Look, we're not here to judge how much money you earn or the size of your bank account. That's not the point. For one or two of you reading this, our headline is all wrong, because you're a 1 percenter and can, in fact, afford to drop £600,000 on a television, which works out to more than $957,000 in U.S. currency. But for the rest of us, Panasonic's 152-inch 4K2K 3D television is out of our league.
There's a good chance you overpaid for a computer monitor or notebook purchased between 1999 and 2006, the time frame in which several display makers were engaged in a price fixing scandal. All but one pleaded guilty and agreed to pay fines of several million dollars, some of which crept into the hundreds of millions. The lone standout? AU Optronics, which was found guilty by a U.S. court.
We already have Apple TV and Google TV, and if all goes to plan, Intel TV could be next. The Santa Clara chip maker has its eye on the pay TV business and for the past several months has been wooing media companies with a plan to create a virtual cable operator to stream U.S. channels over the Internet as part of a bundle that rivals subscription services by cable and satellite TV providers, The Wall Street Journal reports.
Gone are the days when ghastly looking CRT monitors cluttered your desk with a chunky footprint and all the grace of a sloth. Some of today's displays actually quality for design awards, like Acer's S235HL monitor, winner of a 2012 iF product design award and one of five new ultra-slim, LED-backlit S Series LCD panels unveiled to the U.S. market place today.
Three-dimensional laptop displays have been done before, and so have dual graphics cards configured in SLI. According to the boutique system builders at Origin PC, they've just never been done at the same time in a mobile form factor. That is, until now. Origin PC's EON17-X3D is supposedly the world's first 3D laptop to come with two videocards crammed inside for an insane amount of pixel-pushing power.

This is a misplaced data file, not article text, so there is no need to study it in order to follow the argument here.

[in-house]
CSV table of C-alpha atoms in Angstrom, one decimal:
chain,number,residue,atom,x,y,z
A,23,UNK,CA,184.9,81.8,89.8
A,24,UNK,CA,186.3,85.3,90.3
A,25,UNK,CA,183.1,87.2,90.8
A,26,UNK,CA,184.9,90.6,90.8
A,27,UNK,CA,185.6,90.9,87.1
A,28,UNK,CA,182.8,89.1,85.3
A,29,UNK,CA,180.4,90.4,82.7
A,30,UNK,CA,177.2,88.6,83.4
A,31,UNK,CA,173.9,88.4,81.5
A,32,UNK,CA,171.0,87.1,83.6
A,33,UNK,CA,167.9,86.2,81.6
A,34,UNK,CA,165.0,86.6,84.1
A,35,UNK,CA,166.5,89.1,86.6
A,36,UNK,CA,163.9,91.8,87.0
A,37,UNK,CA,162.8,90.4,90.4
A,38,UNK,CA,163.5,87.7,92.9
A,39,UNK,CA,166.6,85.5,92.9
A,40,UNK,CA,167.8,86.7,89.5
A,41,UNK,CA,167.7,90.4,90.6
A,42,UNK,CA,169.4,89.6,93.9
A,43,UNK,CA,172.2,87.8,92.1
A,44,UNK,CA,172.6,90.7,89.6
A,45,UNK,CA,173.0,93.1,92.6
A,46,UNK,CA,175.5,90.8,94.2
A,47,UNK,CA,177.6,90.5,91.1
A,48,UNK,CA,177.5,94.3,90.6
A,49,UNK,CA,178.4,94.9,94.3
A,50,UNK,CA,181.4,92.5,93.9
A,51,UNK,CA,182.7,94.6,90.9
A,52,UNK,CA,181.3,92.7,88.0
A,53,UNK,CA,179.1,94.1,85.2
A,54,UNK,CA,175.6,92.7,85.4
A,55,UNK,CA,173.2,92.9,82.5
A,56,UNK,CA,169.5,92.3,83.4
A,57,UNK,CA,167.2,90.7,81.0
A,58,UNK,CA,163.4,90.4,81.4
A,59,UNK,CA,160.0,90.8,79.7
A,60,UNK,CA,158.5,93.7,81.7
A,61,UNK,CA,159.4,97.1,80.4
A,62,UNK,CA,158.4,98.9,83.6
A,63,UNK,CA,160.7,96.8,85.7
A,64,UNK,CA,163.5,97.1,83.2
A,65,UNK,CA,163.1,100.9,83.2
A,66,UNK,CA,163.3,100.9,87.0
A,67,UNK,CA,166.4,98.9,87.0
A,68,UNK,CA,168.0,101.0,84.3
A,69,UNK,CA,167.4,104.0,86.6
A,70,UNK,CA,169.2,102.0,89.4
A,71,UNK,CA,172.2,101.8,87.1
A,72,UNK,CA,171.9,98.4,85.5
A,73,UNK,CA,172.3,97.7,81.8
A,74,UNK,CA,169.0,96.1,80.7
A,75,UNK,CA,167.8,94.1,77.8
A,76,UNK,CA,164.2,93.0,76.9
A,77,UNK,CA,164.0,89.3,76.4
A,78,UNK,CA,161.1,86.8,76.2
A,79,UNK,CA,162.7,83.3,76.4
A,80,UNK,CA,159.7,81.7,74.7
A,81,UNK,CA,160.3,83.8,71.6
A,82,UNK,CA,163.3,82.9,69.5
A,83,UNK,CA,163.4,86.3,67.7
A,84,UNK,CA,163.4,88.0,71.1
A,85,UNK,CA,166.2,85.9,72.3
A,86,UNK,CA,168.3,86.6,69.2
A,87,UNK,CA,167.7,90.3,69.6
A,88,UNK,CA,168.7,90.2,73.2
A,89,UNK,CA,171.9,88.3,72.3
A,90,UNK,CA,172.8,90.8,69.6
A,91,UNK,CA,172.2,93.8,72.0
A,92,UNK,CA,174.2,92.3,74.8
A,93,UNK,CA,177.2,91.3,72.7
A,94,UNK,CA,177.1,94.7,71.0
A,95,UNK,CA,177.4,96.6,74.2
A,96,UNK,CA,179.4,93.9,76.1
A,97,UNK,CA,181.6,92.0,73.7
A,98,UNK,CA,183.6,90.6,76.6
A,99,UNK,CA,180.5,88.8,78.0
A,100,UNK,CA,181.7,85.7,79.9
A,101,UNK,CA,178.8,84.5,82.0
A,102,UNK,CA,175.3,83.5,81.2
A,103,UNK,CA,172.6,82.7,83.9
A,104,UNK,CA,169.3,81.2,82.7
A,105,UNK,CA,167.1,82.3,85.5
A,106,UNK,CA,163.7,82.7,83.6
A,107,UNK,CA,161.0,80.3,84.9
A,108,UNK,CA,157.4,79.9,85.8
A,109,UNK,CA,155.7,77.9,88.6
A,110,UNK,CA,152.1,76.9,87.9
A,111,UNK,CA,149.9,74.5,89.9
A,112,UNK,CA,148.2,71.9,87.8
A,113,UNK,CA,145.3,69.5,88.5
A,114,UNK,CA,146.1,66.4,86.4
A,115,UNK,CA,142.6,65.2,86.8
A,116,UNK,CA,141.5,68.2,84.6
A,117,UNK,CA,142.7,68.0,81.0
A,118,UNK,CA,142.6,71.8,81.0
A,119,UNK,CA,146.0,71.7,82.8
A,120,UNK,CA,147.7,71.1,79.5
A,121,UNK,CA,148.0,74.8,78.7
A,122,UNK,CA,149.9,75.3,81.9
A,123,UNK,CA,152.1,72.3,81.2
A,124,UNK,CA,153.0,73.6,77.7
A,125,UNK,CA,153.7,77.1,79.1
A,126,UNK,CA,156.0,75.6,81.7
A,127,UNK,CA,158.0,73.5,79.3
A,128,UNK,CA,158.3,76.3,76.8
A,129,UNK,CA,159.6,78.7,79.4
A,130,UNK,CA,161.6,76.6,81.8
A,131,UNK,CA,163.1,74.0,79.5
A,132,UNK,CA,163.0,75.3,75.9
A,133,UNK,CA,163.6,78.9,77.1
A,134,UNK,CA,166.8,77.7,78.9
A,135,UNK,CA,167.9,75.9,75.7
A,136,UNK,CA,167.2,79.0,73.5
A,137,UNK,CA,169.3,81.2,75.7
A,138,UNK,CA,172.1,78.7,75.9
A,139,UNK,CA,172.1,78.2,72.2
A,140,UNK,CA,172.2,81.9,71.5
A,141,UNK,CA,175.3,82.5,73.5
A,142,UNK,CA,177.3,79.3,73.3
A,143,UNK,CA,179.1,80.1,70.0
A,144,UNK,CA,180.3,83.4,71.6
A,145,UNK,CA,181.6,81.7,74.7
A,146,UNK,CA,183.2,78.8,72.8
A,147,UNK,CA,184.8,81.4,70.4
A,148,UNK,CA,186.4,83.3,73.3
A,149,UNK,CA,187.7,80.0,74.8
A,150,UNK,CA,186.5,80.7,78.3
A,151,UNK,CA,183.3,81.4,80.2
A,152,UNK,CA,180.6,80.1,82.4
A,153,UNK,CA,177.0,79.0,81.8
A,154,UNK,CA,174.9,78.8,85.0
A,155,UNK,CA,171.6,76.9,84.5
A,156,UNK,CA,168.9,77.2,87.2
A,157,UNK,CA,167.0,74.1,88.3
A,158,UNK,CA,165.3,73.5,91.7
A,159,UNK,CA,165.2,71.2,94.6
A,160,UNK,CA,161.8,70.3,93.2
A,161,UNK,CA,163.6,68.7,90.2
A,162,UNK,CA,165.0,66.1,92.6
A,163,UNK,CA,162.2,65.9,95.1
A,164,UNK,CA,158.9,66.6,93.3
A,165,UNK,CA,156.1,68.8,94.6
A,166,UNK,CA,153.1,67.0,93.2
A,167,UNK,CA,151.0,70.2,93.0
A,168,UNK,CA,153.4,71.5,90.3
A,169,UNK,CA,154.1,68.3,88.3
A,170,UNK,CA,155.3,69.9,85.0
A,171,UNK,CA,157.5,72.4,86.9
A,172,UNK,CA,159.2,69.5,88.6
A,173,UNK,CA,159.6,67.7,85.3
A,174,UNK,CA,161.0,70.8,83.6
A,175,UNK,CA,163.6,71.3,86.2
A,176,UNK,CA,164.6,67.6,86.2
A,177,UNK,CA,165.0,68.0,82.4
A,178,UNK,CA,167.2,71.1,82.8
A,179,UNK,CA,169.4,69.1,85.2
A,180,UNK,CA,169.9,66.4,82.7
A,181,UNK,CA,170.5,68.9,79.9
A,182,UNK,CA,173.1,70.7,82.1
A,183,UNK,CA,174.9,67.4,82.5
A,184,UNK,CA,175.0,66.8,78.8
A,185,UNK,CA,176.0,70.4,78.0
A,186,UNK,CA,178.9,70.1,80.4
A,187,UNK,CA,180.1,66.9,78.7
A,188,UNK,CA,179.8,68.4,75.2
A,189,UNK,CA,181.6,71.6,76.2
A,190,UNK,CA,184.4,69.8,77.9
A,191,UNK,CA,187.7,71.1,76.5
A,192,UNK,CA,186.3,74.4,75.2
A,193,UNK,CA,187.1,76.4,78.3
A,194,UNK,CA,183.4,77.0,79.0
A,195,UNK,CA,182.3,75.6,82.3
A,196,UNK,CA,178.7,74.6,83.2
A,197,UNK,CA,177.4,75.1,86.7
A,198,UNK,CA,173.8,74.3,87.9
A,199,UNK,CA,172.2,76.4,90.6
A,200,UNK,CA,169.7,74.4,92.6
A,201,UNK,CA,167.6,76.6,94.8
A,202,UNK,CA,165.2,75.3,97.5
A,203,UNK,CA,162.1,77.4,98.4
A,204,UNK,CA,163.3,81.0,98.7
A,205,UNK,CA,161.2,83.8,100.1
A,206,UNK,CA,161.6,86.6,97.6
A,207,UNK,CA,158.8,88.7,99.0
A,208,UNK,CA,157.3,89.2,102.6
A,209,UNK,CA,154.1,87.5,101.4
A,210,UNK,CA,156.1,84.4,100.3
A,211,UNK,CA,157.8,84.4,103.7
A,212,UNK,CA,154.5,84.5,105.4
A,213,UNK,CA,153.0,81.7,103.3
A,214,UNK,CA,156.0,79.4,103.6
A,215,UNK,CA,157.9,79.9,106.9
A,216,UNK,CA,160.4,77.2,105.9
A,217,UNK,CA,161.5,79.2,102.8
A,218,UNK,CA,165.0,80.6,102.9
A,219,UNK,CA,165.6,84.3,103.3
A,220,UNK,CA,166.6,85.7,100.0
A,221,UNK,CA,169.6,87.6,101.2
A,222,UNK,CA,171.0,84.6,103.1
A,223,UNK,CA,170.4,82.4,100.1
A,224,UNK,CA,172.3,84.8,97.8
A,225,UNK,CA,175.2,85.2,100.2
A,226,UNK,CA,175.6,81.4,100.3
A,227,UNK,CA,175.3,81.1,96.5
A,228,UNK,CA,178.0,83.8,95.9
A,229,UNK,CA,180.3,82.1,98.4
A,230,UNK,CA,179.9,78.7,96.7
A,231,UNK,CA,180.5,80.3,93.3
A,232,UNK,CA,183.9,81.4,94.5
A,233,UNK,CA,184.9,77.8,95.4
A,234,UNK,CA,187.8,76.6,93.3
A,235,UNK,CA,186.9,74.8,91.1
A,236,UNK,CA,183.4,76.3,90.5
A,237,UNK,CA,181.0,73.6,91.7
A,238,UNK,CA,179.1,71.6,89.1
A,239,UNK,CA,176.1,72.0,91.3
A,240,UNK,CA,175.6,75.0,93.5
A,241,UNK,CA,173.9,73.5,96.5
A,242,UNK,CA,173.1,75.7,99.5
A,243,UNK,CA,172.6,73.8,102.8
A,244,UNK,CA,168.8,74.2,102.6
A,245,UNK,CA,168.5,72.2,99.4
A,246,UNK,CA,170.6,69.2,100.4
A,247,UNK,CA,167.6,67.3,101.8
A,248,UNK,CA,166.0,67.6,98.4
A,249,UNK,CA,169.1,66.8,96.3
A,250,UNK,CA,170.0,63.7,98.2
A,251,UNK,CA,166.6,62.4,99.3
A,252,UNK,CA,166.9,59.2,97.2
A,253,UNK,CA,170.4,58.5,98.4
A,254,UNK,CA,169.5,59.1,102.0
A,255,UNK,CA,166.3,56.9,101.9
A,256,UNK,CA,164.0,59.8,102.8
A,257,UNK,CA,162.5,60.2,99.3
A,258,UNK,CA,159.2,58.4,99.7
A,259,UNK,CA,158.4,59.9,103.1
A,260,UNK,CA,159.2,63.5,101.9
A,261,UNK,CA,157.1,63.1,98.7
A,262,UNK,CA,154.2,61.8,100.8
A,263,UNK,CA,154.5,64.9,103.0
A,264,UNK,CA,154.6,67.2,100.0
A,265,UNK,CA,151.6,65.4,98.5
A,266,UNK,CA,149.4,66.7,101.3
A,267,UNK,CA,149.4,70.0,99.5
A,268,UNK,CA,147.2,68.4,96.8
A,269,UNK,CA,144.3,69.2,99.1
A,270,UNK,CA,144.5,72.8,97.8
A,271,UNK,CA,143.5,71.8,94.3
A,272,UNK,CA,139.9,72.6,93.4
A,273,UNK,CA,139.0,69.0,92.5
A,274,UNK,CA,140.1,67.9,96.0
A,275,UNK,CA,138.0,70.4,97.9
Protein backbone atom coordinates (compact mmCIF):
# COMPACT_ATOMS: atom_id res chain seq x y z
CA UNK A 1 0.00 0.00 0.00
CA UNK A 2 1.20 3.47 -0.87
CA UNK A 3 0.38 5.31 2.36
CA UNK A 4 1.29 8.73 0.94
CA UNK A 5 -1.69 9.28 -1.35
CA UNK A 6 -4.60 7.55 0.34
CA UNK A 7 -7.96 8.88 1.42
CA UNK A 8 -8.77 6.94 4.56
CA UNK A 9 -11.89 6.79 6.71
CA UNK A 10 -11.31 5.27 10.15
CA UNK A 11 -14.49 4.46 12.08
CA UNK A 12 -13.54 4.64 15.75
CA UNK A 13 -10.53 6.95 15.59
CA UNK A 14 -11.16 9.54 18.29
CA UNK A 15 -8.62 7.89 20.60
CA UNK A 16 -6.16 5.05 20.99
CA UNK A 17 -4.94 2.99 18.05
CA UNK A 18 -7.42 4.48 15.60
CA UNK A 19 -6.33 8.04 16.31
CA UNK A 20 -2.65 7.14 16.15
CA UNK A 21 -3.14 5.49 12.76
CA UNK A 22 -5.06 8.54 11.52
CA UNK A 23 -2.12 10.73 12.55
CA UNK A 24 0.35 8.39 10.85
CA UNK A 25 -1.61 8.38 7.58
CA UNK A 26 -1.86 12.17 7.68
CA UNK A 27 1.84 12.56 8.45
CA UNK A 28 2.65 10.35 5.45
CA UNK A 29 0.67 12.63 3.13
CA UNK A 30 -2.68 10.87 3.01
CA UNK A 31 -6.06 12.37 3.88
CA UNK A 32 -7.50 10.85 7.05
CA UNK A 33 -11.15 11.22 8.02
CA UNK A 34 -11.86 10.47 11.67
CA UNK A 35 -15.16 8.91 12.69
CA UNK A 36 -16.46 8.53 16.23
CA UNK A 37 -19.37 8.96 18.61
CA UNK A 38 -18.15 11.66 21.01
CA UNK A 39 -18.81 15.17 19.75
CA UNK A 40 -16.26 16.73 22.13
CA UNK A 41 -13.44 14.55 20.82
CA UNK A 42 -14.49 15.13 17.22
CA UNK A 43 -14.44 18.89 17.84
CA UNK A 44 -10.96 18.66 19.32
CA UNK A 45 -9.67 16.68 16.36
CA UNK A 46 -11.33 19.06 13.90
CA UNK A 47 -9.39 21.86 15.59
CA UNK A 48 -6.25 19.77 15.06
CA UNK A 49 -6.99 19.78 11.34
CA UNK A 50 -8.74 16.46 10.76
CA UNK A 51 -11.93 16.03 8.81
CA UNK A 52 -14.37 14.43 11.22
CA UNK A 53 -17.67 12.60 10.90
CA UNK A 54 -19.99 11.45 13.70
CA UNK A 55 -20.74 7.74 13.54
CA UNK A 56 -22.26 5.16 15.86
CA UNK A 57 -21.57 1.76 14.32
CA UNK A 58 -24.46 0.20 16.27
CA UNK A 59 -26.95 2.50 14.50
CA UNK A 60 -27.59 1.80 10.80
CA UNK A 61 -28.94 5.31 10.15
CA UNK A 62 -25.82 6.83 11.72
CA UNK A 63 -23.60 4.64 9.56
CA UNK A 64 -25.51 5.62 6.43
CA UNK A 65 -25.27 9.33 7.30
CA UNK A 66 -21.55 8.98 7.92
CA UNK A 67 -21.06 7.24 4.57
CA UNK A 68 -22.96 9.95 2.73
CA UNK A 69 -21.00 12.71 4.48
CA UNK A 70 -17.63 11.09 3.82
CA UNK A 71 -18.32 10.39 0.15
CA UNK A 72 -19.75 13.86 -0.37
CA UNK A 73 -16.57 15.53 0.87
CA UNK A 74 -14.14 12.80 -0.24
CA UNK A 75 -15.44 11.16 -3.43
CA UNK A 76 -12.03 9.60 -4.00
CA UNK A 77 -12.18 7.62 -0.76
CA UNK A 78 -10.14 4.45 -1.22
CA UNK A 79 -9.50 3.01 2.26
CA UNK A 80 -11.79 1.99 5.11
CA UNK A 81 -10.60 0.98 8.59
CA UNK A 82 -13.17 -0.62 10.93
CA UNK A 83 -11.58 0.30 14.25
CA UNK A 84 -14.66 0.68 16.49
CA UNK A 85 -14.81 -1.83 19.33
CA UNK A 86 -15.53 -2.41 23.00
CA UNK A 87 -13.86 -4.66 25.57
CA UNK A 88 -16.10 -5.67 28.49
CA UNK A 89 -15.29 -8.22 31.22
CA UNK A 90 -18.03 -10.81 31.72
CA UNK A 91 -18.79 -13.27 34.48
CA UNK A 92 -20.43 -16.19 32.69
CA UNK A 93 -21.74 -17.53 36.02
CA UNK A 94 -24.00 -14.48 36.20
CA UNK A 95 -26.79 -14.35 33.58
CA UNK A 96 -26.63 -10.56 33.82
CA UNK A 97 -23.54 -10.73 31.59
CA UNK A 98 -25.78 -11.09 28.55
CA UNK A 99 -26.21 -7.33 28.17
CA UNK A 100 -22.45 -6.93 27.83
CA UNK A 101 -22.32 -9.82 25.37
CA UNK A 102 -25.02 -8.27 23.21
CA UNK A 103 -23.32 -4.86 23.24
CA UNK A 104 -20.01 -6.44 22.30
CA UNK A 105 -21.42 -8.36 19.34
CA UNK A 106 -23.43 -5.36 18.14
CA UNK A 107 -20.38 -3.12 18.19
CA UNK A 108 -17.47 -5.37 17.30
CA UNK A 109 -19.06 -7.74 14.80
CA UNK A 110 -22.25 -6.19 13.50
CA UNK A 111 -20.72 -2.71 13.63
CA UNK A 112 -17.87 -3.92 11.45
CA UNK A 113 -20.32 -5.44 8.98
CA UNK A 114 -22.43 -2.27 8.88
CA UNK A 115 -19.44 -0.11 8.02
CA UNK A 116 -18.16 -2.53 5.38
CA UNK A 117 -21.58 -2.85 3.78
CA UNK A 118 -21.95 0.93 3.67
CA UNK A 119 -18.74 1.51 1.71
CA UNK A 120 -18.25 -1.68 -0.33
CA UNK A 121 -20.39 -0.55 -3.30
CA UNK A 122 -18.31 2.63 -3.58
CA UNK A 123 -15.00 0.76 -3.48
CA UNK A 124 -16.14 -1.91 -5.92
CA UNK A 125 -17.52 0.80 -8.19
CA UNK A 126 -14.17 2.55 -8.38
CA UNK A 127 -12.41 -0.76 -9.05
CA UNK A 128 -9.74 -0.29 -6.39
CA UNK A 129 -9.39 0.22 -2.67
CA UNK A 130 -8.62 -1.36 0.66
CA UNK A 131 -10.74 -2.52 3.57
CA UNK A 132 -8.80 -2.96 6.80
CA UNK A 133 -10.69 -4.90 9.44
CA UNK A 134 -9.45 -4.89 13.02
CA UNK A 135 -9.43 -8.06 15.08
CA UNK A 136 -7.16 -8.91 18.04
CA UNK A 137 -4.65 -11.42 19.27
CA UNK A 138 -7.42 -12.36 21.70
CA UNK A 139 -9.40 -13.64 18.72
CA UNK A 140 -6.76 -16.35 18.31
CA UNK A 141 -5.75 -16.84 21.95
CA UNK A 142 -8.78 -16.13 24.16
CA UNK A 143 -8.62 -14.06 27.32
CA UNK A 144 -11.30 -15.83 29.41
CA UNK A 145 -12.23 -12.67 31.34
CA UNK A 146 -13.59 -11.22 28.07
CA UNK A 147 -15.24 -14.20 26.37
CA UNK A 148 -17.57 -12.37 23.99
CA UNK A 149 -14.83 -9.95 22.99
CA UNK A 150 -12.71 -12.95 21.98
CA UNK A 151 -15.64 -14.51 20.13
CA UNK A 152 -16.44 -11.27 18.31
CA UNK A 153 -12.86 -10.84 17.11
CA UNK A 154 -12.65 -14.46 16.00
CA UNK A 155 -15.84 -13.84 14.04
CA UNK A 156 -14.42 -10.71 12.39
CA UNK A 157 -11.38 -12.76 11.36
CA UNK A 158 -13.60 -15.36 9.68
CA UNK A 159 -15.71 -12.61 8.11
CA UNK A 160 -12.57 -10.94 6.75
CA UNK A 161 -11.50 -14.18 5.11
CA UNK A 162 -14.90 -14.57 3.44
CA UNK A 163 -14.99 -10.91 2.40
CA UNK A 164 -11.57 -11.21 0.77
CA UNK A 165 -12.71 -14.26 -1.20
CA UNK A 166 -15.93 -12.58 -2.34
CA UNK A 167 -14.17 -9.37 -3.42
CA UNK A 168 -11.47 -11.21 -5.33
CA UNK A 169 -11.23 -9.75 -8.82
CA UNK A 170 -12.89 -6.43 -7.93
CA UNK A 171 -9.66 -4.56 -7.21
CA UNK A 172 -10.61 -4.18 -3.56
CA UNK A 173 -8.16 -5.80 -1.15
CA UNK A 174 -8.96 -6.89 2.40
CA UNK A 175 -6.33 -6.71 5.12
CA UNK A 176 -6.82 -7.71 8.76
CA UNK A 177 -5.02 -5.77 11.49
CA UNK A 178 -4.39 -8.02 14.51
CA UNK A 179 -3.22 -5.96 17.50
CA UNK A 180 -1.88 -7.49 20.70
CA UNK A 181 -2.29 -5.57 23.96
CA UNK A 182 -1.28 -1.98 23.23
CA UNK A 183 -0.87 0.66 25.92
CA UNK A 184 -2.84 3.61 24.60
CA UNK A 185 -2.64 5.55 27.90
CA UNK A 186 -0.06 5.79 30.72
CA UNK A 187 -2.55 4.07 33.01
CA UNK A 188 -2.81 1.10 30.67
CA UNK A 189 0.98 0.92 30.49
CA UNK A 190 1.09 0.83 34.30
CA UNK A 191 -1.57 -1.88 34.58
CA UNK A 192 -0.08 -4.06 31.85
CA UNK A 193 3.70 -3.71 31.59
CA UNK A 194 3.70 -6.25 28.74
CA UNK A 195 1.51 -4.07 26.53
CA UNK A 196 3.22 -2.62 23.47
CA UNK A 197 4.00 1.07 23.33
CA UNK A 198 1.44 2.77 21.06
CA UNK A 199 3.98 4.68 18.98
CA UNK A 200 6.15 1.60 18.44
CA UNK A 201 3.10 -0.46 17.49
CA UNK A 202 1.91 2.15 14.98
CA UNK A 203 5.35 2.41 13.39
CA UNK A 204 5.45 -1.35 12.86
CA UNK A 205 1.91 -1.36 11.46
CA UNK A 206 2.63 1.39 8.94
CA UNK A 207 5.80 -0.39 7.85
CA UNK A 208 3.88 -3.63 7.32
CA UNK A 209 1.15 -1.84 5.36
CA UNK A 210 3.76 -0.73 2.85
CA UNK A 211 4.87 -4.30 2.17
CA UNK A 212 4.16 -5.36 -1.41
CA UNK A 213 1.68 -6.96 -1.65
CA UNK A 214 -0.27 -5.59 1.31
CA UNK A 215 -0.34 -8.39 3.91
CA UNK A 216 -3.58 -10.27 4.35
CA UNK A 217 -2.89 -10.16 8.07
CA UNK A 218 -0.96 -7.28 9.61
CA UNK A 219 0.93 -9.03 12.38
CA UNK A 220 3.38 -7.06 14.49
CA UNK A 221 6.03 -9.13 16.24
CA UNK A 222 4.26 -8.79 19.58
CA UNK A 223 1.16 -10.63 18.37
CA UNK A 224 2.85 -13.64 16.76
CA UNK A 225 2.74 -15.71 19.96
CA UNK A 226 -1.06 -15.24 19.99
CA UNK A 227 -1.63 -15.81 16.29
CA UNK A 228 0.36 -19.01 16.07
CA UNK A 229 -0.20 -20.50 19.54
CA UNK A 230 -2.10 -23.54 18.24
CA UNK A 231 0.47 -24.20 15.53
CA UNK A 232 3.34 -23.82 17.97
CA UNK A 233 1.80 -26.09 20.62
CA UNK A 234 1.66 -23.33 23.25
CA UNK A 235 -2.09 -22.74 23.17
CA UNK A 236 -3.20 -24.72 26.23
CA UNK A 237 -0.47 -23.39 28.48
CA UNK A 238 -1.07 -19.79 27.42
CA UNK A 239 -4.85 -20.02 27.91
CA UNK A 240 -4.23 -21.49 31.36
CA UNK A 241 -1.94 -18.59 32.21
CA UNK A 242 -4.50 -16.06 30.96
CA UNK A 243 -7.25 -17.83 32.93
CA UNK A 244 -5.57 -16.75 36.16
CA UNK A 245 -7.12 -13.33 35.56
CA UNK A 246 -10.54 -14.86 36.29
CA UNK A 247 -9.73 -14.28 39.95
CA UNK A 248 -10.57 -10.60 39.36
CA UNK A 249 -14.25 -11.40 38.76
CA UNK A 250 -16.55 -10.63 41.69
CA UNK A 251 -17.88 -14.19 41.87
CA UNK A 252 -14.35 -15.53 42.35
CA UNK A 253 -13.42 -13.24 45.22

Acer today unveiled its new S271HL S1 series monitor, an ultra-slim LED display with a scant 24mm profile and a rounded glossy porcelain-like foot stand. It has a 27-inch panel with a Full HD 1080p (1920x1080 @ 60Hz) resolution, but its real claim to fame is its 100,000,000:1 contrast ratio (dynamic, of course), along with a super fast 2ms response time.
Big screen monitors with Full HD 1080p resolutions are all the rage these days, and the market just grew by one with the release of AOC's e2752Vh, a 27-inch LED display with a 1920x1080 resolution and 2ms response time (GTG). AOC's monitor also houses a pair of 2.5 watt speakers that supposedly deliver SRS-quality sound, though if you're a gamer looking take advantage of the fast refresh rate, you'll undoubtedly be better served by sticking with your 5.1 headset or old school Klipsch 5.1 ProMedia Ultras you bought back in the day.
Samsung's mobile DRAM business is at the top of its game, and the company is doing pretty well moving smartphones and tablets, too. The company's LCD flat-screen television business is an entirely different story. Samsung has been losing money on LCD TVs and is reportedly thinking about spinning its LCD division off, though no decision has yet been made.
The Joint Collaborative Team on Video Coding hit a new milestone for the H.265 video codec, which is the next generation MPEG media codec that will usher in 8K display resolutions, otherwise known as Ultra HDTV (UHDTV). That works out to 4320p (7680x4320) and offers 16 times more pixels than today's Full HD 1080p (1920x1080) HDTVs.
Whether you're into widescreen gaming, day trading, multitasking, or just stretching windows until they're really, really big, a multiple monitor setup is the only way to fly. Us geeks have been keen to the secret for a while now (Eyefinity, anyone?) but sales numbers from 2011 seem to indicate that dual-screen madness may be starting to take the world by storm -- and that most buyers think bigger is better.